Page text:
An investigation into the ecology and management of feral pigs (Sus scrofa) in the Macquarie Marshes, New South Wales

  • Jason Wishart

    Student thesis: Master's Thesis


    The Macquarie Marshes are one of the largest remaining inland semi-permanent wetlands in south-eastern Australia. They contain diverse flora and fauna, and provide important habitat for many colonial and migratory waterbirds. As a consequence, large areas of the Macquarie Marshes are listed as a Ramsar Wetland; a wetland of international importance. Feral pigs (Sus scrofa) are believed to be a key threatening process to the ecological integrity of this area. They are also believed to be a potential disease hazard and a significant impediment to surrounding agriculture. Despite considerable management efforts, feral pigs are abundant and widespread in the Macquarie Marshes. This project aims to provide a greater understanding of feral pig ecology and the effects of various management options on their abundance and damage to help refine future feral pig management in the region. Diet: This study was undertaken to identify which wildlife species are being consumed by feral pigs in the Macquarie Marshes, and to determine whether collection date, collection site or feral pig demographics influence predation levels. Stomach contents were analysed from 58 feral pigs that were shot during a routine aerial shooting campaign in the Macquarie Marshes during May 2011, September 2011 and March 2012. Feral pigs were largely herbivorous, with plant material occurring in 100% of stomachs and making up 94% of the food material that was consumed. In contrast, animal material occurred in 31% of stomachs and made up the remaining 6%. Of the animal material that was consumed, vertebrate prey occurred most frequently and in largest quantities. Reptiles and amphibians, particularly frogs, were the most common. No threatened reptile and amphibian species were recorded, and neither were any colonial or migratory bird species, or their eggs. It is possible however that some food items such as soft bodied invertebrates (gastropods, annelids or larvae) and/or eggs of ground nesting species may be underrepresented in the diet, because they may digest more rapidly in the stomach compared to other food items such as grasses, roots and vertebrates. Notwithstanding, collection date was the only factor that significantly influenced wildlife predation levels, with vertebrate wildlife prey occurring more frequently and in larger quantities during September 2011 and May 2012, which were also the warmest months. Further investigations are required to determine the relationship between feral pig density and the damage to reptiles and amphibians, so that appropriate management and monitoring actions can be developed. Stomach contents of feral pigs should also be analysed from additional months to more identify seasonal diet shifts. Unfortunately, this was not possible due to time and funding constraints. Activity patterns: This study was implemented to assess whether season and/or management option influenced feral pig activity patterns in the Macquarie Marshes, using remote camera technology. During the study, 34 remote cameras were positioned at permanent monitoring stations, on four different properties (four different experimental treatments) in four different seasons (summer, autumn, winter, spring). A total of 287 feral pig passes were recorded, 72.1% of which were nocturnal (night), 21.6% were crepuscular (dawn or dusk) and 6.3% diurnal (day). Feral pigs were most active between 05:00pm and 07:00am. Very few feral pigs were recorded on camera during daylight hours and none were recorded between 12:00 noon and 04:00pm. The study confirmed that feral pigs in the Macquarie Marshes were primarily nocturnal irrespective of season or the local management approach. Evidence of bimodal activity patterns was also apparent, with the first peak in activity occurring at approximately ~09:00pm and the second lower peak in activity occurring at ~06:00am. Results should however be interpreted with caution as feral pig activity patterns may have already been influenced by historical management, general farming practices and/or illegal hunting activity. Nevertheless, the study indicates that remote camera technology may be useful for monitoring daily feral pig activity patterns in relatively inaccessible areas, as the results obtained in this study were consistent with numerous other national and international studies. A potential shortfall with remote camera technology is that unlike radio telemetry, little information is provided on distances travelled by feral pigs. Bait attractants: This study was undertaken to assess the effectiveness of various bait attractants for their ability to enhance bait station visitation and bait-take by feral pigs in the Macquarie Marshes. During the trial, several different bait attractants including Carasweet®, meat meal, fish meal, vanilla and molasses (dry barley carrier), two common substrates (PIGOUT® and fermented barley) and a non-treatment (barley) bait were assessed. These bait attractants and bait types were trialled on four different properties, during two different seasons (summer and winter). The results demonstrate that none of the attractants tested (Carasweet®, meat meal, fish meal, vanilla or molasses) or commonly used bait substrates (PIGOUT® and fermented barley) were able to significantly outperform the non-treatment bait (dry barley). Despite this, Carasweet®, molasses, vanilla and fermented grain were consumed when they were discovered by feral pigs. All other attractants and the non-treatment received situations where feral pigs visited and did not eat. In addition, Carasweet® (4.3 ± 2.2 SE), molasses (3.33 ± 2.2 SE) fermented barley (2.10 ± 1.2 SE), meat meal (1.44 ± 0.09 SE) bait stations received a mean of ≥1 feral pig per station created, unlike the non-treatment which received a mean of 0.29 ± 0.20 SE feral pigs, per station. Non-significant results in the present study may have occurred because alternate foods were abundant during both trial periods and because the number of treatment replicates was relatively low. Hence, it is possible that the results are worst case scenario. Further investigations should be undertaken when conditions are drier and more suitable for baiting and trapping and a minimum of 32 replicates should be created for each attractant (Krebs 1999). Management The purpose of this study was to determine the relationship between index of feral pig abundance (number of feral pig passes per camera per night per site) and damage (ground rooting m2), and to assess the efficacy of various management options for managing feral pigs in the Macquarie Marshes. Four agricultural properties were used as study sites, each site was assigned a different feral pig management option and the study was undertaken over two years. The management options were aerial shooting and toxic baiting (treatment 1 site), aerial shooting only (treatment 2 site), toxic baiting only (treatment 3 site) and no management (non-treatment site). Index of feral pig abundance (IOA) and damage were monitored using remote camera stations and permanent 500 metre line intercept transects, respectively. The results indicate that feral pig IOA and damage were significantly positively related (r=0.46, n=15, p=0.04) in the Macquarie Marshes, with higher mean number of feral pig passes, per camera, per night, per site equating to a higher mean level of ground rooting per site. It was also evident that aerial shooting was useful for rapid initial population reductions when feral pig IOA was already high. None of the management options tested were able to significantly reduce feral pig damage within each study site. However, the damage results may have been affected by site flooding, as some line intercept transects were inundated during some monitoring events. The mean cost per kill for poison baiting was $420.44 ± $145.56 (SE), and the mean cost per kill for aerial shooting was $56.42 ± $23.13 (SE). Both aerial shooting and poison baiting were likely to be affected by feral pig IOA, and poison baiting was also likely to be influenced by season. The greatest removal rate of feral pigs from poison bait stations (75 ± 15% SE) occurred in January 2012 (summer). During future studies, each treatment should be simultaneously replicated on two or more properties that contain similar (high) levels of feral pig abundance. In addition, a minimum of sixteen permanent 500 metre line intercept transects should be created per site (Krebs 1999), and at least one round of poison baiting should be undertaken during hot and dry conditions. Unfortunately, this was not possible during the present study due to restricted site access, time and funding constraints, varying feral pig abundance throughout the region and above average rainfall. In summary, this project was able to provide valuable results in regards to the ecology and management of feral pigs in the Macquarie Marshes, New South Wales. The knowledge gained will assist in the development of future feral pig management strategies. It will also provide a platform for future research in this complex system.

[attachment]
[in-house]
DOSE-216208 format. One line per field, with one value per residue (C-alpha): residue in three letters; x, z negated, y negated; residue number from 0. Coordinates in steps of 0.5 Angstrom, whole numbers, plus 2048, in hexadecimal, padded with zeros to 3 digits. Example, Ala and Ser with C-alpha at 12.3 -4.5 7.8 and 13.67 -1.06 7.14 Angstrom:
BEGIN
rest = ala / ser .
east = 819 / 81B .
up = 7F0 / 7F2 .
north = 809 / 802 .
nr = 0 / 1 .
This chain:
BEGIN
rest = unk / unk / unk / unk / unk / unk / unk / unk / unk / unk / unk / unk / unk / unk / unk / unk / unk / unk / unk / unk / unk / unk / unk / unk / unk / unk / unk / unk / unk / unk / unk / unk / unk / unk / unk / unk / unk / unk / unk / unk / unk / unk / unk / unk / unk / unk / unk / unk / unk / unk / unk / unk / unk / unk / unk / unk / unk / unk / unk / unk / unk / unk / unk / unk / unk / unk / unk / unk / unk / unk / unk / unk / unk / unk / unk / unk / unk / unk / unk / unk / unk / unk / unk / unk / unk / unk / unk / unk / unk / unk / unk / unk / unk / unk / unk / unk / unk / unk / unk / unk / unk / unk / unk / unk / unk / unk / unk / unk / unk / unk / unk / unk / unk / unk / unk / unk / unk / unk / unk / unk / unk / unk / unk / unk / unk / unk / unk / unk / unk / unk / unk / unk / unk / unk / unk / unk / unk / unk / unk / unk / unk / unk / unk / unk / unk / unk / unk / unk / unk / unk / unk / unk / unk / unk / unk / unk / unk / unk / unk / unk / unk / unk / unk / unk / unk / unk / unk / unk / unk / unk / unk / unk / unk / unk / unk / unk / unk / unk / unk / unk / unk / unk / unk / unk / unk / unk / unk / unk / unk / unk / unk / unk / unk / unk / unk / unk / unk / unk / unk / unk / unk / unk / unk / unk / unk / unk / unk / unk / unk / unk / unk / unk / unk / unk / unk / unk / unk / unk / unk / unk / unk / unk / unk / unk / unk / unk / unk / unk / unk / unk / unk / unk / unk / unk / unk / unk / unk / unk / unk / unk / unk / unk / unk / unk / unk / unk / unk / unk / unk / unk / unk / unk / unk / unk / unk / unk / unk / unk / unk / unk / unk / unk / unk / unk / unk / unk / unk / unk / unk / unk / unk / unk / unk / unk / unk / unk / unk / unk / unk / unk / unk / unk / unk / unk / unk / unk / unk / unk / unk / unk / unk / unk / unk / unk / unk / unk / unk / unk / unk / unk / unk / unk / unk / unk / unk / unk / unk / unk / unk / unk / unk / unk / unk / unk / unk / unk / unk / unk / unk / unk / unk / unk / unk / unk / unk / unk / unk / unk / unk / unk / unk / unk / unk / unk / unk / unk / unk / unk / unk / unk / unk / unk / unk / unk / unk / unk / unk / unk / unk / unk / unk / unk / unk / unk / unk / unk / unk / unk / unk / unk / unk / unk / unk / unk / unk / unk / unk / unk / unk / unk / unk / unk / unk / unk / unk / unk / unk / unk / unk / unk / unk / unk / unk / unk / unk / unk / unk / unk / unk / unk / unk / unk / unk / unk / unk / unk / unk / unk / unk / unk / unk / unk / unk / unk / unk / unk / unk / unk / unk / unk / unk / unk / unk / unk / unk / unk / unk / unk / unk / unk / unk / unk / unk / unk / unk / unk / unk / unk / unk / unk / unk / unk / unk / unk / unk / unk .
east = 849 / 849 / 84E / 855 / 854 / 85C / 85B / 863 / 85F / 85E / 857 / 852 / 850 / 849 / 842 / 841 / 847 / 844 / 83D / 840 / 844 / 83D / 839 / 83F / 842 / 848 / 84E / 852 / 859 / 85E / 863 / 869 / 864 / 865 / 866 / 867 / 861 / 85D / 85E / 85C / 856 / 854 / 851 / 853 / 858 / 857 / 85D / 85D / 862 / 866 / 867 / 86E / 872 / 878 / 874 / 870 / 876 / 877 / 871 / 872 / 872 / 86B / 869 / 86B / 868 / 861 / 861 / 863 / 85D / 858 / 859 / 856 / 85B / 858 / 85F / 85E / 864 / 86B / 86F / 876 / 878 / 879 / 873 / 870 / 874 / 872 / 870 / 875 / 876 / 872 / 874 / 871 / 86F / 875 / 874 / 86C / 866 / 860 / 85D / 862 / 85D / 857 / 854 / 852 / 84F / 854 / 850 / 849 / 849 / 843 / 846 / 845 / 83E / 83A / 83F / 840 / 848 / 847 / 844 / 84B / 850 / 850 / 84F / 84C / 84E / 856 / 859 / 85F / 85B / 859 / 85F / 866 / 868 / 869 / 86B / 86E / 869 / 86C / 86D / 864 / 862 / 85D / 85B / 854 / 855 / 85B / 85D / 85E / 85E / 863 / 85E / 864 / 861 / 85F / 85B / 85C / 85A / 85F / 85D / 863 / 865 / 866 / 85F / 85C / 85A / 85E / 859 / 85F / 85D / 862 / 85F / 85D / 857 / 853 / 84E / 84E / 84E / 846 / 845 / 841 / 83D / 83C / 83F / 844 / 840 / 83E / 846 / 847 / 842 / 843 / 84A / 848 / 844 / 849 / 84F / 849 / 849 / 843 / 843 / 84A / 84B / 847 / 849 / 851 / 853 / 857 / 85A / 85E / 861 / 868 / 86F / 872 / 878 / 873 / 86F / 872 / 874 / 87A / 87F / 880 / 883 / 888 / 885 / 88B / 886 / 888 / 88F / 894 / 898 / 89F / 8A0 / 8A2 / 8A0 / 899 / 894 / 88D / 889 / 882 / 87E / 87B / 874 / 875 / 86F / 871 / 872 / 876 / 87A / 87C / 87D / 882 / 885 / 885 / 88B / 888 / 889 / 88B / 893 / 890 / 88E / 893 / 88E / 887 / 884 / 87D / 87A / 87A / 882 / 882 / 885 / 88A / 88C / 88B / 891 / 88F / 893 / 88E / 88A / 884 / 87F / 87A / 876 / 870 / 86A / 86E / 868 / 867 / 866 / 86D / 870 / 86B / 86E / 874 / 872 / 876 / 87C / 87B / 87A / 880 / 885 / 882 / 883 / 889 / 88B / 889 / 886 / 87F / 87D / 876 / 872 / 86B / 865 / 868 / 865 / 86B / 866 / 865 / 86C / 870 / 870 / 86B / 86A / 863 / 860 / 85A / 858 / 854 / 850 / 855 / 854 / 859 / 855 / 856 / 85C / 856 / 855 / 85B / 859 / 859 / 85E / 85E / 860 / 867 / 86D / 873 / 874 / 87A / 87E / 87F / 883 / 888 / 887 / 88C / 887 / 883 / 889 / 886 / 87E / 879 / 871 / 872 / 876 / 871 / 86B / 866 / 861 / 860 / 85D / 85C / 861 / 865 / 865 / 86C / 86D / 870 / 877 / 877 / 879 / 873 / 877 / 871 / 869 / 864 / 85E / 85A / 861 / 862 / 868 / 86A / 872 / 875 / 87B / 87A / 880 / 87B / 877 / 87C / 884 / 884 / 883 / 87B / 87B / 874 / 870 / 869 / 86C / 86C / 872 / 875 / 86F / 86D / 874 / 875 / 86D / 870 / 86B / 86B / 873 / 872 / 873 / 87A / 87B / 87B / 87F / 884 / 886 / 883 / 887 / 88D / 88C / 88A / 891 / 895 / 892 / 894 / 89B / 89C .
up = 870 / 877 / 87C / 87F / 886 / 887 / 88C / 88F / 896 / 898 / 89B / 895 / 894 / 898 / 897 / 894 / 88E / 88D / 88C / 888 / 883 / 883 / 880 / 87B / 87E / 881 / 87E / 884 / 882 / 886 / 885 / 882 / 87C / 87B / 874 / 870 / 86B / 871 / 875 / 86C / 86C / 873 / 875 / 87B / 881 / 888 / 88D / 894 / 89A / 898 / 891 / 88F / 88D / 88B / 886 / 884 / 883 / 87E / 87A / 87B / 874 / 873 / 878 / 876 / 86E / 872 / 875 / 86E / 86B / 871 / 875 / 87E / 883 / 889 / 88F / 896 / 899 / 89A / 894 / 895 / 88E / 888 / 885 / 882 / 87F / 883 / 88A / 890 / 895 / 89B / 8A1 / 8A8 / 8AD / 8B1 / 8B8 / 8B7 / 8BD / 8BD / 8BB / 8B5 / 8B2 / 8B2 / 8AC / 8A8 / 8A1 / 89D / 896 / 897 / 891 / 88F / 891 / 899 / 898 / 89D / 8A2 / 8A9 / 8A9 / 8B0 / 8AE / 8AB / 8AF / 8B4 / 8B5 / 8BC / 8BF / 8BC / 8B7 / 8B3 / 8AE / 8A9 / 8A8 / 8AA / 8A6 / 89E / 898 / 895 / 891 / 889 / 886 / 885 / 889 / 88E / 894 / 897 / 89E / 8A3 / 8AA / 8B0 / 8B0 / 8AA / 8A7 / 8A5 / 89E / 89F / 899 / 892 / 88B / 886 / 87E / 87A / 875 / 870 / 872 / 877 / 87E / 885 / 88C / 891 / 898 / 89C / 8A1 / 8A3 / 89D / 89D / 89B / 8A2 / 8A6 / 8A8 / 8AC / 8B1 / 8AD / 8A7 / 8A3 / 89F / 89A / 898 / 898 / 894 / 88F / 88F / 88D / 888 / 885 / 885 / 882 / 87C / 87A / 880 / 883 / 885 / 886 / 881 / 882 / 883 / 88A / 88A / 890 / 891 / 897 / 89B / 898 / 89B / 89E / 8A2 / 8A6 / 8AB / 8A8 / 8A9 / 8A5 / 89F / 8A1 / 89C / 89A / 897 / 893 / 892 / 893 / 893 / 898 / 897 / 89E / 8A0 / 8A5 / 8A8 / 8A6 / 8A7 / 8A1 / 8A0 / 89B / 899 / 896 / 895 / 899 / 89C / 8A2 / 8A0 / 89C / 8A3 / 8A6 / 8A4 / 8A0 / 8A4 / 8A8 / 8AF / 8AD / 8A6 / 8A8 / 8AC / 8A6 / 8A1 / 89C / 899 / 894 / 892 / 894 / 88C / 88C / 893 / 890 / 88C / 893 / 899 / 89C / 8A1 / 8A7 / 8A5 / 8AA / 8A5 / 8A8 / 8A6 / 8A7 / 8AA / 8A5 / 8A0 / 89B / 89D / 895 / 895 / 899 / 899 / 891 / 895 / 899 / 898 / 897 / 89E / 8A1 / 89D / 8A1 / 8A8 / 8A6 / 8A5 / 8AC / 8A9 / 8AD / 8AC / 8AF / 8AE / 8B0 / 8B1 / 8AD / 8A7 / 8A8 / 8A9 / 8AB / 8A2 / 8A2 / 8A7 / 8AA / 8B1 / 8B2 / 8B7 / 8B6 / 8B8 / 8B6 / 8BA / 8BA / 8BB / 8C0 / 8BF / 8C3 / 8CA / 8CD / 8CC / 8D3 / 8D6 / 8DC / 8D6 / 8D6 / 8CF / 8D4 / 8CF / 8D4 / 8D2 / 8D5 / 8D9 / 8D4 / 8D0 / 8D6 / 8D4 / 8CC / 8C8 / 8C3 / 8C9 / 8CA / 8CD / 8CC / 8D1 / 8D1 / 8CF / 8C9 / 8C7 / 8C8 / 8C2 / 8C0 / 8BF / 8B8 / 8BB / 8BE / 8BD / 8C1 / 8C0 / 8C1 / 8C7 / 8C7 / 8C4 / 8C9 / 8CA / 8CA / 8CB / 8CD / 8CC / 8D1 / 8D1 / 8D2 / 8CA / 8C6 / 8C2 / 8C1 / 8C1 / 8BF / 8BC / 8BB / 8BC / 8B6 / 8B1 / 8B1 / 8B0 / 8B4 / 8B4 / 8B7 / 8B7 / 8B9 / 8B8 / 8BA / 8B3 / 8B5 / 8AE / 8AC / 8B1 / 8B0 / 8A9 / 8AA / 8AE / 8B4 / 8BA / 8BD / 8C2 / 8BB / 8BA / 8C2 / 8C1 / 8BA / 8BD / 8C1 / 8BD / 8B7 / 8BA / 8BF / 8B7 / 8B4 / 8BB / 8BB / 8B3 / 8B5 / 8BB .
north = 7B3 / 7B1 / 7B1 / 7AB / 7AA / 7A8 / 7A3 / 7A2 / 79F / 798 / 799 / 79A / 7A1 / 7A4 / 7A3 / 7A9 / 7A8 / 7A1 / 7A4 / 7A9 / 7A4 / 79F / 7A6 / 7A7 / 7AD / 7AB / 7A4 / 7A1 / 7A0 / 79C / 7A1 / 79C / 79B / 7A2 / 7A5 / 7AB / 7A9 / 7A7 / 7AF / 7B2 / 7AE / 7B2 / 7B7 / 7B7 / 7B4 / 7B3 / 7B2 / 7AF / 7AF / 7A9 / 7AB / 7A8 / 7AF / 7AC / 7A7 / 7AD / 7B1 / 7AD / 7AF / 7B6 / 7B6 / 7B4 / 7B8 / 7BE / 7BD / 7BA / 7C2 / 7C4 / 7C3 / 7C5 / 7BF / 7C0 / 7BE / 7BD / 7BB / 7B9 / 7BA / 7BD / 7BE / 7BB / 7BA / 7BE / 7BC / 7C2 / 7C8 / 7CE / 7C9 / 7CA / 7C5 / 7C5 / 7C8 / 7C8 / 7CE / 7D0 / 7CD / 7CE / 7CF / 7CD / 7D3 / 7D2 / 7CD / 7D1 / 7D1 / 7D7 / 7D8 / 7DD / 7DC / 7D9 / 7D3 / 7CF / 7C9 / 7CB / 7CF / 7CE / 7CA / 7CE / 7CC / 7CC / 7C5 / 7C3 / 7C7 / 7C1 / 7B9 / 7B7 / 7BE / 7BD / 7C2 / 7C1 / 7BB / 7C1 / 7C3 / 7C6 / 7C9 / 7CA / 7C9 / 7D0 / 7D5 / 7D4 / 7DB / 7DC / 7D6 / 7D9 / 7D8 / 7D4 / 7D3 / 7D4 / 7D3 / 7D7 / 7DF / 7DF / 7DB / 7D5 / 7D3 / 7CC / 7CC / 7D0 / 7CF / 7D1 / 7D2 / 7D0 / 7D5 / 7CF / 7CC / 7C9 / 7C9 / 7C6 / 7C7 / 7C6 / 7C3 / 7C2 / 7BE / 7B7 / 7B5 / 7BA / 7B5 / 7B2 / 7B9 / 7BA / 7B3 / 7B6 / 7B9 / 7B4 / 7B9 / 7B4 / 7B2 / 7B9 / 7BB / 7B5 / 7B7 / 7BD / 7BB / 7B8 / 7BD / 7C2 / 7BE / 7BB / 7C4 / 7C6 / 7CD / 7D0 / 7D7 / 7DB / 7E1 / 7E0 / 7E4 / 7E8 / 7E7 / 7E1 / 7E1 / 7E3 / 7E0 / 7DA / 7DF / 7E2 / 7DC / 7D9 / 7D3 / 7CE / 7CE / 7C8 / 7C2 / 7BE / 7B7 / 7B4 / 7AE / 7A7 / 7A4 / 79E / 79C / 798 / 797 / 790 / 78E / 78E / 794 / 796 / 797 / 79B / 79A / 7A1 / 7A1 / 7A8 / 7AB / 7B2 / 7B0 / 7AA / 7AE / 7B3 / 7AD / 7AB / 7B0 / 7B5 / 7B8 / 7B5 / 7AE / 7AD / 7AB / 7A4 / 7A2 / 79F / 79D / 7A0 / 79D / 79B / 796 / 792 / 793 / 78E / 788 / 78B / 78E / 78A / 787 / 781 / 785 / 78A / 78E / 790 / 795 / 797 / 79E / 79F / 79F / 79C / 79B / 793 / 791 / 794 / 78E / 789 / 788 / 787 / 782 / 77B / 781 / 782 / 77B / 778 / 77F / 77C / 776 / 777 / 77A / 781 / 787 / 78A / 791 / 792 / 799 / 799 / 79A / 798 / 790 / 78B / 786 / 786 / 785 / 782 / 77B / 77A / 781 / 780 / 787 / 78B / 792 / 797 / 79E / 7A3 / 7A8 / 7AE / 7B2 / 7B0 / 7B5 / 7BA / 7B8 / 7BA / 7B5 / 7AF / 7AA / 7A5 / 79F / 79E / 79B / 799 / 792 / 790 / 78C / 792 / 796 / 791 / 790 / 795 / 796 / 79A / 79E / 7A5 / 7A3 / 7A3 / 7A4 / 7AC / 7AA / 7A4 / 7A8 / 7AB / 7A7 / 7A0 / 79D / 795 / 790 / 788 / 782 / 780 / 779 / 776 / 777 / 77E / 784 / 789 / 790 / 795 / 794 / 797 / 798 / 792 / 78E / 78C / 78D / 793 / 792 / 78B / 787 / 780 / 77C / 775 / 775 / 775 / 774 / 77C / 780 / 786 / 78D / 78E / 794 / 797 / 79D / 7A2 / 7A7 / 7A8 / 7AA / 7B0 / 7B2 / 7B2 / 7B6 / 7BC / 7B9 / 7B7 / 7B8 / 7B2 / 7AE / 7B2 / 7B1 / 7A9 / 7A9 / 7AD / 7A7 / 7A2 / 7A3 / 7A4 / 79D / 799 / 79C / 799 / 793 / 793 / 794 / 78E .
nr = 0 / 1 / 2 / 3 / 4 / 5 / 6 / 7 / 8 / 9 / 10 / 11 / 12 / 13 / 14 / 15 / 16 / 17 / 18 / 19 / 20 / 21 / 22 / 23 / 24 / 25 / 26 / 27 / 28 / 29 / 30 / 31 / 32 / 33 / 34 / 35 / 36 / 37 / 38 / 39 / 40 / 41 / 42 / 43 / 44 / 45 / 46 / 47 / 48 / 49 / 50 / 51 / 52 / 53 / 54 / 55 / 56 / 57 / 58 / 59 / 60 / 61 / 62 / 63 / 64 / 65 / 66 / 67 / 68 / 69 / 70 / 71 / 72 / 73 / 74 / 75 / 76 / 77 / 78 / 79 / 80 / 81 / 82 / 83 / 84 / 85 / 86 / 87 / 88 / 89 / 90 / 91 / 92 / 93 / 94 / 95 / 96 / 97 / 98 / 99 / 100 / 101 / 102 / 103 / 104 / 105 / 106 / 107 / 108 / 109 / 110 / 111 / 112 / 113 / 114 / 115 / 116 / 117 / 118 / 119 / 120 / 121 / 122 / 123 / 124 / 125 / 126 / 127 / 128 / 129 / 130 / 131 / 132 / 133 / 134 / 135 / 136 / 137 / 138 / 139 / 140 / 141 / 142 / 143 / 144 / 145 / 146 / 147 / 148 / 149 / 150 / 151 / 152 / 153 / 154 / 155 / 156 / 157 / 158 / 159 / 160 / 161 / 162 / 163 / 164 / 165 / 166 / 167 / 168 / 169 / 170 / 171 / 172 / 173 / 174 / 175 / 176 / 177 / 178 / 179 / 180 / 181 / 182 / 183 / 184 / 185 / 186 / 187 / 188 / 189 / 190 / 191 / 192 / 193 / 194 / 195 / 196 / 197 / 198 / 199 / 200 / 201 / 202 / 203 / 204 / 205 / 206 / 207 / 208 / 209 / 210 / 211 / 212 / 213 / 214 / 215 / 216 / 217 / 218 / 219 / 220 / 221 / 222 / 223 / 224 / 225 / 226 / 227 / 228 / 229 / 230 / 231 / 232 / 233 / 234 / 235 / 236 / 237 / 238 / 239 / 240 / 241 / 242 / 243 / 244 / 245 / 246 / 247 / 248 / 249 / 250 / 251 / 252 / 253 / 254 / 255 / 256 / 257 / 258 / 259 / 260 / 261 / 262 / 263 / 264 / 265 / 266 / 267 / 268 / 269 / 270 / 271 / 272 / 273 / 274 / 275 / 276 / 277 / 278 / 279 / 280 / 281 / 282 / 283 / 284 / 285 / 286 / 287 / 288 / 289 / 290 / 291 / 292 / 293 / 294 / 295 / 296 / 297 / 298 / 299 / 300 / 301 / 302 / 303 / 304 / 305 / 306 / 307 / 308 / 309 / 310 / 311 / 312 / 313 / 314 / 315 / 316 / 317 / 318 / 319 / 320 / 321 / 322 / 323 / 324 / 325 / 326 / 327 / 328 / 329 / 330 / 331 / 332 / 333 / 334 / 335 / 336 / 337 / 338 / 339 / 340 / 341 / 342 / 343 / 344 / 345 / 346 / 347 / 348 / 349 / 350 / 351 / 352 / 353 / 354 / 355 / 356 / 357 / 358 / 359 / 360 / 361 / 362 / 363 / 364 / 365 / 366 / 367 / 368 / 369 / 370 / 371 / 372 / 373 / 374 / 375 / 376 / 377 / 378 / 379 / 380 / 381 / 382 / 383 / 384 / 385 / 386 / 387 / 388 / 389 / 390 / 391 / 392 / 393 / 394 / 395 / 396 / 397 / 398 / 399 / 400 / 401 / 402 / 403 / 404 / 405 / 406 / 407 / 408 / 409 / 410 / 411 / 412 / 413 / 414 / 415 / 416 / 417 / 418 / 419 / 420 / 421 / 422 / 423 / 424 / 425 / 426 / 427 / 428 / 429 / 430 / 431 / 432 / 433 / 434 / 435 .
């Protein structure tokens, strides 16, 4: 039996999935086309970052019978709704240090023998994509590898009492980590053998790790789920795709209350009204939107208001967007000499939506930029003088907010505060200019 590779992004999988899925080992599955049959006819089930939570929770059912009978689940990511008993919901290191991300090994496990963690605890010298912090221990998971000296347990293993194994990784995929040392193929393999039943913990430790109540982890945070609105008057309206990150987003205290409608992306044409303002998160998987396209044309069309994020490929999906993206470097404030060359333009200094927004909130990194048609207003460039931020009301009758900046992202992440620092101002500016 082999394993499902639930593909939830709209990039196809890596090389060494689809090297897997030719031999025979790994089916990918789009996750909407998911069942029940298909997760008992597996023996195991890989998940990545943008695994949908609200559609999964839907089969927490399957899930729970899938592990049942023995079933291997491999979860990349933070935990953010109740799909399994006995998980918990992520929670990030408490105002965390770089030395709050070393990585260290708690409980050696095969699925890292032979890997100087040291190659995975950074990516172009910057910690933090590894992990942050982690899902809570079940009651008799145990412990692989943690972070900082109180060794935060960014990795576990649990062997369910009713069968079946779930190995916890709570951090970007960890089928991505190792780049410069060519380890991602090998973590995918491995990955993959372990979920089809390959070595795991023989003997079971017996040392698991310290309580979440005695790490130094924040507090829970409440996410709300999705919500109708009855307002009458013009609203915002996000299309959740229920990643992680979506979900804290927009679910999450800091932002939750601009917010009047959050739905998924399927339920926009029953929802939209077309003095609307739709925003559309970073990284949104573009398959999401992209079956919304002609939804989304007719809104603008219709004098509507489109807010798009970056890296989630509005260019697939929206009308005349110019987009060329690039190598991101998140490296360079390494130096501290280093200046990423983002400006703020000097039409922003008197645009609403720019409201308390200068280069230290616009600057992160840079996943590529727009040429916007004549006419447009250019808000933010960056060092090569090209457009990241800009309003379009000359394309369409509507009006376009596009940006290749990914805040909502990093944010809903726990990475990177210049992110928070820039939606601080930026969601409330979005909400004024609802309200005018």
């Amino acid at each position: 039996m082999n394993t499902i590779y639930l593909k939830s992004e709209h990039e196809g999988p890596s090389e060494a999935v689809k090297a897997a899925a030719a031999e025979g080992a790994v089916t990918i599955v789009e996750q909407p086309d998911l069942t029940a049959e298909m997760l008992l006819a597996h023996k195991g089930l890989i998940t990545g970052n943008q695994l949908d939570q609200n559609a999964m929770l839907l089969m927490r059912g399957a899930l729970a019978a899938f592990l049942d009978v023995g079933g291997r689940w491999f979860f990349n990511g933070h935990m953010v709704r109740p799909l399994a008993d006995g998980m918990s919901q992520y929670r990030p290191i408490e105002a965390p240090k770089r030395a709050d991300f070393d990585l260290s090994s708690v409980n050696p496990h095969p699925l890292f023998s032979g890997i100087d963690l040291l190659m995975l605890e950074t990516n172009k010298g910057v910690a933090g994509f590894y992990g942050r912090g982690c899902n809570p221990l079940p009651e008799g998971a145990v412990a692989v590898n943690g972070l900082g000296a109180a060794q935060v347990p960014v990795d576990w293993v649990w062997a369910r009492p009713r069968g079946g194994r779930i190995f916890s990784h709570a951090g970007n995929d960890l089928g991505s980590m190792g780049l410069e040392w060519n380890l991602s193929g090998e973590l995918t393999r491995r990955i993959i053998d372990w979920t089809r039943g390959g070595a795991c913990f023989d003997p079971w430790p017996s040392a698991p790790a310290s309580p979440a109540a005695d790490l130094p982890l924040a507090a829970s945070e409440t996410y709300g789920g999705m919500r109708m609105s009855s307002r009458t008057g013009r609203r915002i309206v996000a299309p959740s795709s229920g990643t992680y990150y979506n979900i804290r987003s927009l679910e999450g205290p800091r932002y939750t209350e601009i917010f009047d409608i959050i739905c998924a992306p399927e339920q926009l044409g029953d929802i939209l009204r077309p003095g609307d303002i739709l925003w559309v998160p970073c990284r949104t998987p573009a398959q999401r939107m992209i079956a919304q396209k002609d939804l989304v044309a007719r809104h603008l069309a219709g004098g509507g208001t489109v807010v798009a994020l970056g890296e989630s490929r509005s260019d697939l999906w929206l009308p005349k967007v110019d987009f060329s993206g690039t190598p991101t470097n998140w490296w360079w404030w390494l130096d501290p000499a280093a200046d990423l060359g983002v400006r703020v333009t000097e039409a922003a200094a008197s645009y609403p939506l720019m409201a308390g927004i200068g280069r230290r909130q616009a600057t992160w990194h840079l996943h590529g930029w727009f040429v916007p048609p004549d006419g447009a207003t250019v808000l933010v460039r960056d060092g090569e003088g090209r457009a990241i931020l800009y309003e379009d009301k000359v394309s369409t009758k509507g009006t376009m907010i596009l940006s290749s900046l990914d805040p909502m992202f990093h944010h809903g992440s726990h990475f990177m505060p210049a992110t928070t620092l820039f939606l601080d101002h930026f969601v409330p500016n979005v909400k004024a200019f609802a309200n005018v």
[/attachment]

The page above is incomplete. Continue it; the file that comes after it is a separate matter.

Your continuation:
Date of Award2013
    Original languageEnglish
    SupervisorJim Hone (Supervisor), Steven Lapidge (Supervisor), Mike Braysher (Supervisor) & Stephen Sarre (Supervisor)